Matt Lewis was born in 1974 in Bristol, England. He studied Marine Biology at university in Bangor, Wales, and then Aberdeen, Scotland. The Sudur Havid was his first deployment as a Scientific Observer – he went on to complete another deployment (without sinking) before moving on to a warmer, drier career. A decade and a half’s work in biology has taken Matt from Sabah to South Georgia to Canada to Kenya, allowing him to climb mountains, visit hospitals with rare tropical diseases, and learn to swear in Afrikaans.
He now lives in Aberdeen with his wife and two children, and runs his own business taking tropical bugs and reptiles into schools to encourage children to be interested in wildlife and conservation.
LAST MAN OFF - VIKING - JUNE 2014
The Great Southern Ocean, 6 June 1998
23-year-old Matt Lewis has just started his first dream job. A marine biologist aboard the deep-sea fishing boat Sudur Havid, he is mesmerised by his new surroundings; glistening icebergs, killer whales and majestic albatrosses.
But when a perfect storm engulfs the boat, hundreds of miles from land or rescue, Lewis’s dream becomes a nightmare. Facing freezing temperatures, deadly swells and towering waves as high as houses, the crew are almost swept overboard. Yet the captain refuses to act. With the hull flooding by the minute, and chaos spreading on deck, Lewis must take matters into his own hands.
What follows is an astonishing story of human courage, folly and tragedy. Lewis leads the crew to abandon ship onto three life rafts. Saving the life of the captain, he is the last man off the sinking boat. But the raft he escapes on is sinking too, and hypothermia is setting in.
Thirty-eight men set out. How many will return?
Praise for LAST MAN OFF:
“Lewis’s honesty about his own failings, and those of his crewmates, lends a compelling, genuine humanity to what could have been a staple survival tale. And that is why Last Man Off is, though a rapid read, also such a rewarding, unsettling and richly recommended one.” Sunday Times
“Remarkable, horrifying, nail-biting” Daily Mail
“A frank and emotionally challenging account of a truly horrific accident on the high seas. The author writes in such a way that, although you know the outcome, it still has you on the edge of your seat.” Guardian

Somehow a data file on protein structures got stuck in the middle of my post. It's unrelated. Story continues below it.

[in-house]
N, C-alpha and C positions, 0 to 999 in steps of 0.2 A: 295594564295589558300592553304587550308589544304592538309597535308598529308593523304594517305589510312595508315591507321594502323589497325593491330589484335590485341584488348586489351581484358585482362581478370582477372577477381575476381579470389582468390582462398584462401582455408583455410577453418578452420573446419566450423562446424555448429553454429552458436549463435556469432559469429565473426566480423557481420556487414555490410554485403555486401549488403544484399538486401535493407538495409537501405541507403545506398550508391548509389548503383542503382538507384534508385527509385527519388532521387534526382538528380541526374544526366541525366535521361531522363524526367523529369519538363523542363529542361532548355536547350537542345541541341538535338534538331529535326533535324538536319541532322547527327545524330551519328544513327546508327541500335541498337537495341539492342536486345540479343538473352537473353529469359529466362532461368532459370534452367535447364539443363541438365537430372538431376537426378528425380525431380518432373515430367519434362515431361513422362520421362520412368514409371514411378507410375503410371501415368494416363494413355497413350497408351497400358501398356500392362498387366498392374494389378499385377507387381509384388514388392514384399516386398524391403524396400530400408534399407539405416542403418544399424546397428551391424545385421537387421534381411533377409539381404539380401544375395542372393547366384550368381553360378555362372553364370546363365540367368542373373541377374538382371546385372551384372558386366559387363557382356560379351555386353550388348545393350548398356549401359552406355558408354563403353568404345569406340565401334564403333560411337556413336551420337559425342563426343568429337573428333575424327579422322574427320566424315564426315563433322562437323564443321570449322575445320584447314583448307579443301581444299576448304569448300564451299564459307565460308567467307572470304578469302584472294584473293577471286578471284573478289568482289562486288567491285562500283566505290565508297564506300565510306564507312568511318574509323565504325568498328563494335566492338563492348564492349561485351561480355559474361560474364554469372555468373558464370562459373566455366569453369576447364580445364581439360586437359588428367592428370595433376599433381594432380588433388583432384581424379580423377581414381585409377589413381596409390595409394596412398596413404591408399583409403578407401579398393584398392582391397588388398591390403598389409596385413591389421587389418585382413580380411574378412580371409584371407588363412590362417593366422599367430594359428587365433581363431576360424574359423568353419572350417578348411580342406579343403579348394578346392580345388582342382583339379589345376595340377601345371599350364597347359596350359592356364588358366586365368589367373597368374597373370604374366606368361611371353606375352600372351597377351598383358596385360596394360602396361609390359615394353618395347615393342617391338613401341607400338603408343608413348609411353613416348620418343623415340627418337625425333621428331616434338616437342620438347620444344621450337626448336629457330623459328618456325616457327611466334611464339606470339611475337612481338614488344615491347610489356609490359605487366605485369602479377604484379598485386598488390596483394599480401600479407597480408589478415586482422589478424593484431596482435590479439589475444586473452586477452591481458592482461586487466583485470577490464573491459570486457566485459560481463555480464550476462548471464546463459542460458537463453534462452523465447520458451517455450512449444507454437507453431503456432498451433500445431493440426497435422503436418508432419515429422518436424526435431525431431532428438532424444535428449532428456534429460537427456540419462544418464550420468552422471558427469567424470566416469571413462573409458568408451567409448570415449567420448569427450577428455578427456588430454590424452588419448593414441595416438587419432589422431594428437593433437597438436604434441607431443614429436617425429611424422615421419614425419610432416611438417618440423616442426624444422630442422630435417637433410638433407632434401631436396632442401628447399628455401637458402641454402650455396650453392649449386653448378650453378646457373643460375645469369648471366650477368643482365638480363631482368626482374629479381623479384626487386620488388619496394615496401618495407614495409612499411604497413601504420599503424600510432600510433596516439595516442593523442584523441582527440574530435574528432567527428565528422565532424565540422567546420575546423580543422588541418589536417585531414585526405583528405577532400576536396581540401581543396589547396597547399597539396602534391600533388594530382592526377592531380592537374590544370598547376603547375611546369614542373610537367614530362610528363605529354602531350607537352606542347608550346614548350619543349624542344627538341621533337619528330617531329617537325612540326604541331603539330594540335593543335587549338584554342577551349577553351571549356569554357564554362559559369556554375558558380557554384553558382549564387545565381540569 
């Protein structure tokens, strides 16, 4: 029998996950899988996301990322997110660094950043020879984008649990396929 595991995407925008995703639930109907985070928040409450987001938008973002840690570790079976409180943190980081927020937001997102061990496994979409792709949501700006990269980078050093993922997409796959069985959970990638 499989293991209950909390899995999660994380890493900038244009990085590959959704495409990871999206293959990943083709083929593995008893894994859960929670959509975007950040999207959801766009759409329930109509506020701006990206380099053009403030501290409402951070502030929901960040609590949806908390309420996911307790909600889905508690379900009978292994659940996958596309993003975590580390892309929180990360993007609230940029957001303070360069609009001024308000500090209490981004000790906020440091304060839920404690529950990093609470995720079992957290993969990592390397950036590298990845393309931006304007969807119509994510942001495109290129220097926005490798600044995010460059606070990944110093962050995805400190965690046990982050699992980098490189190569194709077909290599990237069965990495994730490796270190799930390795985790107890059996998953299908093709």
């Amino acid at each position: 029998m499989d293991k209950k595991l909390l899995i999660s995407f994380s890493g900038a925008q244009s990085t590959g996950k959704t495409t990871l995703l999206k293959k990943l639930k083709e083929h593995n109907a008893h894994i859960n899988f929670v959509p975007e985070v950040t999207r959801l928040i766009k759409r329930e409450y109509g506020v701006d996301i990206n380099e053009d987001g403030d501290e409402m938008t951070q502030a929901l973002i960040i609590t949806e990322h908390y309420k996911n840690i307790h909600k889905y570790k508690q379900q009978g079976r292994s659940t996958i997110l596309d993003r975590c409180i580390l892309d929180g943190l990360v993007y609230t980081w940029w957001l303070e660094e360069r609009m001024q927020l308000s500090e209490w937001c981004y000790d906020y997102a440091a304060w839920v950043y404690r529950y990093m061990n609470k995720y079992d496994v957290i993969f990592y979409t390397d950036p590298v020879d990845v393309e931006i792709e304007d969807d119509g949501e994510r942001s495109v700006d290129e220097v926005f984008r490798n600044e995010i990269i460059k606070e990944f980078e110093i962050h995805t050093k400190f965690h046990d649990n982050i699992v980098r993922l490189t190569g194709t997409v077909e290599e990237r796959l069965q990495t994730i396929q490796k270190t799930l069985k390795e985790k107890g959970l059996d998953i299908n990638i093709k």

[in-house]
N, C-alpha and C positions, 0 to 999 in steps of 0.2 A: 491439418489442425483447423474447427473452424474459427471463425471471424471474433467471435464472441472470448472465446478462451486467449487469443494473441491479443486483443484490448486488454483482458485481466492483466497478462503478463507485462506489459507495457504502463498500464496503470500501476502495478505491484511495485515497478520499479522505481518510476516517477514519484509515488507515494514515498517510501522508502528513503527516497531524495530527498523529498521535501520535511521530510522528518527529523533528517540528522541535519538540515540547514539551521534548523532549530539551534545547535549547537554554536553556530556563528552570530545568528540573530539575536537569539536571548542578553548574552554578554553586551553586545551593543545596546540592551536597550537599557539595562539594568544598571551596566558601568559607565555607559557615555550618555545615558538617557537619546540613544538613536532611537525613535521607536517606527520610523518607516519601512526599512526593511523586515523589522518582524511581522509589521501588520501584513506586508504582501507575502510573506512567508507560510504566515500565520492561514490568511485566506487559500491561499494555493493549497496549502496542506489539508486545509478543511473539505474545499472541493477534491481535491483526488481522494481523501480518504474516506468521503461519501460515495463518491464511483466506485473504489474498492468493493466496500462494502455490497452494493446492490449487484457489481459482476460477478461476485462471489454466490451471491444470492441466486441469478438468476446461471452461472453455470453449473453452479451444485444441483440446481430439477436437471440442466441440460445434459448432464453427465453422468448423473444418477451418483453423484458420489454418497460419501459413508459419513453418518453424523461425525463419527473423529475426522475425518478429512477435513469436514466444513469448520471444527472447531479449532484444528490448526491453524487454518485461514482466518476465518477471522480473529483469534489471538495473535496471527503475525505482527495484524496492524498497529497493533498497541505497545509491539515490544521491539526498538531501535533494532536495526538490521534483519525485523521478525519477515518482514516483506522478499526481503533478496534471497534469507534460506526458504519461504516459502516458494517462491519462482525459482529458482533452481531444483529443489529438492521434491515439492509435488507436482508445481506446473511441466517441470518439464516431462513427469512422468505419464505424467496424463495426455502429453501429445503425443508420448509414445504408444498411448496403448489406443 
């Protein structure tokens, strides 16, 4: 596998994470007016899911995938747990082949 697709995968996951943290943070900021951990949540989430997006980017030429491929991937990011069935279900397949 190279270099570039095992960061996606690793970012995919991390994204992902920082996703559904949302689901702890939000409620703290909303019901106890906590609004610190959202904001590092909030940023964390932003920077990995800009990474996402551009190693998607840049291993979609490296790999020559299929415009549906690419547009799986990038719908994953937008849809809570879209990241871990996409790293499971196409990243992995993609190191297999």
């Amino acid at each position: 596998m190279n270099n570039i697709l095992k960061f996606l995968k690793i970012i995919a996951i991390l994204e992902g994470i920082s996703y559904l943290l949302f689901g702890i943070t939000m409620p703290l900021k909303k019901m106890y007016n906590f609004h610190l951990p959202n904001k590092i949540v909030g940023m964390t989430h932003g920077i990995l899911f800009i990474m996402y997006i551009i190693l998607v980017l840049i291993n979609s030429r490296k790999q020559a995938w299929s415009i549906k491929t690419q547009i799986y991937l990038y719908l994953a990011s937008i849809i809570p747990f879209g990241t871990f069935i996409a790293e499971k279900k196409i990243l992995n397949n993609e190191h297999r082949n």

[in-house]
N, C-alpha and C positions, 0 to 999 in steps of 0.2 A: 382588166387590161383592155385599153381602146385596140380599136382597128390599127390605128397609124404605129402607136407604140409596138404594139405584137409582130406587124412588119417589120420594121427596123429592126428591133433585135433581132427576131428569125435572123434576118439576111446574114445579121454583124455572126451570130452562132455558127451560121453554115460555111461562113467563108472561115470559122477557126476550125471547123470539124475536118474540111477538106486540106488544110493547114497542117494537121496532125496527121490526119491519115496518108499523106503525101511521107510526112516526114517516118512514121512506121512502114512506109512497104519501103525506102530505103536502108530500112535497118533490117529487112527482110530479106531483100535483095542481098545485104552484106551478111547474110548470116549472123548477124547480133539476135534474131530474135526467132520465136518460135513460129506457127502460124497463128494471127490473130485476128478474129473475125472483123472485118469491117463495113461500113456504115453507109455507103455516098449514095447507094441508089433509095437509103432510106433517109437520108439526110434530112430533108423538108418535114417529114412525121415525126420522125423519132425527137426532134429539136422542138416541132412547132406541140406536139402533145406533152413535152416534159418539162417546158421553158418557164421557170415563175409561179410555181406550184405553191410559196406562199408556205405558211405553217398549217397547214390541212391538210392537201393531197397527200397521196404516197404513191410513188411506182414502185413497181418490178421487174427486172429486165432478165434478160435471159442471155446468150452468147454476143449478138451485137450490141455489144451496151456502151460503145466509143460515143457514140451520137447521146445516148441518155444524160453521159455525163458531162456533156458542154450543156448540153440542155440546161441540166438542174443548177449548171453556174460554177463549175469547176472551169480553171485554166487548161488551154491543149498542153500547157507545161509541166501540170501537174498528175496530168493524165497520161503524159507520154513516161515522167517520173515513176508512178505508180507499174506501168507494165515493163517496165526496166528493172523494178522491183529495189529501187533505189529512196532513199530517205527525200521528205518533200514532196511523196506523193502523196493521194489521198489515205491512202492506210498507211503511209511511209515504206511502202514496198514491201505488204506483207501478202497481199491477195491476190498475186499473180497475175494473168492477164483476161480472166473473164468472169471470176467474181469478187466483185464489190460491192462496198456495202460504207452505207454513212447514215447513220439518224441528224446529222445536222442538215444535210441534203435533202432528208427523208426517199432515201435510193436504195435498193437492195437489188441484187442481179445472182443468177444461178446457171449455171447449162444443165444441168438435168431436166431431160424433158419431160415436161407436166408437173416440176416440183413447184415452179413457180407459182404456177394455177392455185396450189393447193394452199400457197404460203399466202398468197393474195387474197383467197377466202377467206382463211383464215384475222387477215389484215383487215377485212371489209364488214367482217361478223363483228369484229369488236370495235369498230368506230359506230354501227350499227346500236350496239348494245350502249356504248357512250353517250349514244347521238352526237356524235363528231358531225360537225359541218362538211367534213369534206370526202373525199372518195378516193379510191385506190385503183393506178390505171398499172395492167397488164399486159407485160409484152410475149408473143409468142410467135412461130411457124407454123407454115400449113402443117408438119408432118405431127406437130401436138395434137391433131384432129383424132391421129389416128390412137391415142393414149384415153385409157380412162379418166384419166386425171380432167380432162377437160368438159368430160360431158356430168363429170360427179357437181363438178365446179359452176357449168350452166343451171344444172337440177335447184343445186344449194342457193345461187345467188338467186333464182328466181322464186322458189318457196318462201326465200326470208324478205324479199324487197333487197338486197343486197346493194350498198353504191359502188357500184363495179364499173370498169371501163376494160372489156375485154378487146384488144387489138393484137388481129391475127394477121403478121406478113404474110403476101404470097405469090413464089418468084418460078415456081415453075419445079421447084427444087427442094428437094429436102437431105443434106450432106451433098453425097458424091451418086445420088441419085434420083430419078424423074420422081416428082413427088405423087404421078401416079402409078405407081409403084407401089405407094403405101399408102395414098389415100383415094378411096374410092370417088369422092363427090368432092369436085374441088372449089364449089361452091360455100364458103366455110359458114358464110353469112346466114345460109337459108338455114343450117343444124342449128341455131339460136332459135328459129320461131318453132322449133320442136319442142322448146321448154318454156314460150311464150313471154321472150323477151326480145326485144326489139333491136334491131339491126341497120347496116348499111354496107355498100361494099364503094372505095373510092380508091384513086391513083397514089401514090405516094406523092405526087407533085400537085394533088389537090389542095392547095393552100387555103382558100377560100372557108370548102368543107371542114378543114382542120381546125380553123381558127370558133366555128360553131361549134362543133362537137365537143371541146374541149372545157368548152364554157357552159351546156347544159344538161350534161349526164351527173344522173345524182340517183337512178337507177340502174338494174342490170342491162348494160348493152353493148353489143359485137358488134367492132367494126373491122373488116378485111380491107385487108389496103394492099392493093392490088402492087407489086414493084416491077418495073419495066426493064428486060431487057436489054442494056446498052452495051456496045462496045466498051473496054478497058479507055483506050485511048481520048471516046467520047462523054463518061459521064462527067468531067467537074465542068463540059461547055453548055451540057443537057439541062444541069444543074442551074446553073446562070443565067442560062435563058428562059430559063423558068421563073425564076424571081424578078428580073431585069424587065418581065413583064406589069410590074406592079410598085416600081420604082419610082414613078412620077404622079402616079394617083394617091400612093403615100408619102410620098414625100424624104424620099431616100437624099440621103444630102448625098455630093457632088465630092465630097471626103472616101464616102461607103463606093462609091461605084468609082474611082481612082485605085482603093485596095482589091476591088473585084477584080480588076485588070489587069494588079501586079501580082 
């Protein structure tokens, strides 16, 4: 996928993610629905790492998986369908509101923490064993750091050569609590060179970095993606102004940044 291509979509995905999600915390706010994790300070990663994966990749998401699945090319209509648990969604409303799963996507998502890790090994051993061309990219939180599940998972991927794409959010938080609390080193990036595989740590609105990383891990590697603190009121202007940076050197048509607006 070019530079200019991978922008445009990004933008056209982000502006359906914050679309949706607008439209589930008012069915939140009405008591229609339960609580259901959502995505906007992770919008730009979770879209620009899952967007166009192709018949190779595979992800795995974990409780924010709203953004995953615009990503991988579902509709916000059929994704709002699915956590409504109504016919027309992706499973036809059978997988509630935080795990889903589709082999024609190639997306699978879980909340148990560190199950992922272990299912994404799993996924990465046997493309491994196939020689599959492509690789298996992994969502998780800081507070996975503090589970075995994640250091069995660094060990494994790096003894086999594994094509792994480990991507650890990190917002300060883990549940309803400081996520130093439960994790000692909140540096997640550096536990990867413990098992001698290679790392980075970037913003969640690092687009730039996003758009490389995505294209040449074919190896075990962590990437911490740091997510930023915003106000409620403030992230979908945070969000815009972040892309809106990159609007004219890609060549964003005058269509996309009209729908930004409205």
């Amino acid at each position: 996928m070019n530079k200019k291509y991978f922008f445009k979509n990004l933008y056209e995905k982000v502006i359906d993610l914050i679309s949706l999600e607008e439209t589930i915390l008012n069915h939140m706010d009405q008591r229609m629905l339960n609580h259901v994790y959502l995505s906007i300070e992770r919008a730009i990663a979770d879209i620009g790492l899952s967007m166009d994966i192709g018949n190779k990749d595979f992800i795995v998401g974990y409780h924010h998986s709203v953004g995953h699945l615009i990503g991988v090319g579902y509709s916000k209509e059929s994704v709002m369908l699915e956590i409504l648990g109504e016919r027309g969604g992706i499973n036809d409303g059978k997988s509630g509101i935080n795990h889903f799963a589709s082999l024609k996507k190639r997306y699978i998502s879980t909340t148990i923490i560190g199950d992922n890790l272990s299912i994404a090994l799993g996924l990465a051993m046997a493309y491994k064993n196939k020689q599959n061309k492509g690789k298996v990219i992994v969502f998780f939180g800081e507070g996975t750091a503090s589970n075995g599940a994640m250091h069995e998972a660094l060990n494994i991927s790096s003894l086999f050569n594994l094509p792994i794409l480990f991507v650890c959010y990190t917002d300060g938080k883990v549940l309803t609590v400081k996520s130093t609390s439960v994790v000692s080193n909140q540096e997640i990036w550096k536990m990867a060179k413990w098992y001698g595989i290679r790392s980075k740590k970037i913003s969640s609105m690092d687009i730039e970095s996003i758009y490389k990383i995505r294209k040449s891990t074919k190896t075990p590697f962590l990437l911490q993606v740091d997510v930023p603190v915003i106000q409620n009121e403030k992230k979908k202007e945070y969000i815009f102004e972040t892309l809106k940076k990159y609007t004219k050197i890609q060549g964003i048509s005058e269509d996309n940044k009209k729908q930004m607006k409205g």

"A hearth-thumping tale of tragedy and survival... minus the Hollywood ending." Daily Telegraph
“A story that reminds us of the unforgiving nature of the sea and the courage that lies within the everyday heroes who have found themselves in hell” Bear Grylls
“As true-life tales of endurance and survival go, Matt Lewis's is one of the most dramatic in recent memory… Lewis's admirably spare and uncluttered style makes the drama come alive in visceral fashion… a story of survival against the odds that is simultaneously terrifying and stirring… Lewis's book deserves high praise.” Guardian
“Matt Lewis’s account of his experiences aboard a poorly maintained fishing vessel, which sailed into a catastrophic storm in the Antarctic in 1998, is a thrilling, horrifying and compelling portrait of human survival. Colossal terror unfolds on every page.”Bookseller, Books of the Year
“A dramatic tale of survival in one of the most brutal situations on earth. Feels like reading the diary of a doomed man . . . so personal and chillingly real; totally takes you there in a way that is not always comfortable.” Steve Backshall
“The Perfect Storm meets Captain Phillips, a heart-stopping, first-hand account of an ocean tragedy.” Bookseller Magazine
“This is some tale, it really is. I don’t know quite where to start.” Saturday Live, BBC Radio 4
“Gripping, well-written ... thoughtful” Sunday Herald
“An incredible story, and a great book” Fred MacAulay, Radio Scotland
“It is an amazing story.” Eamonn Holmes, This Morning
“Last Man Off reads as intensely true to the experience … Any distance in time has only lent sharpness to the account. The steady unaffected rhythm of Lewis’s prose somehow recalls The Rime of the Ancient Mariner … all of this Lewis delivers with plain frankness, no mocked-up emotion.” Brian Morton, Herald
“A harrowing high-seas, high-stakes adventure … The narrative is an emotionally charged and authentically frightening personal account. Lewis is especially effective describing the rapidly deteriorating conditions aboard ship, in conjunction with the heightening terrors welling up inside his head … Darkly exhilarating.” Kirkus Reviews
“A terrifying tale of seagoing disaster, Lewis blends memoir and high-stakes survival story.” Library Journal
"What unfolds in crisp and descriptive prose is a harrowing account of life at sea … When disaster strikes, he speeds up the pace so that readers wind up in a can't-turn-the-page-quick-enough marathon to find out what the next giant wave brings for these heroic men. For those who enjoyed Moby-Dick or The Perfect Storm, Lewis has written a great addition to the library of books that pit men against the sea.” Shelf Awareness
“In the author’s note at the beginning of the book he notes, “writing has not been the heading process I had hoped for,” and this, unfortunately for Lewis but good for us, is another reason why this book is such a good read. It’s a refreshing change from the redemption and healing that has been a focus in many memoirs of late. Even if he didn’t experience a perfect storm, he does manage to find a perfect balance in telling his story." Omnivoracious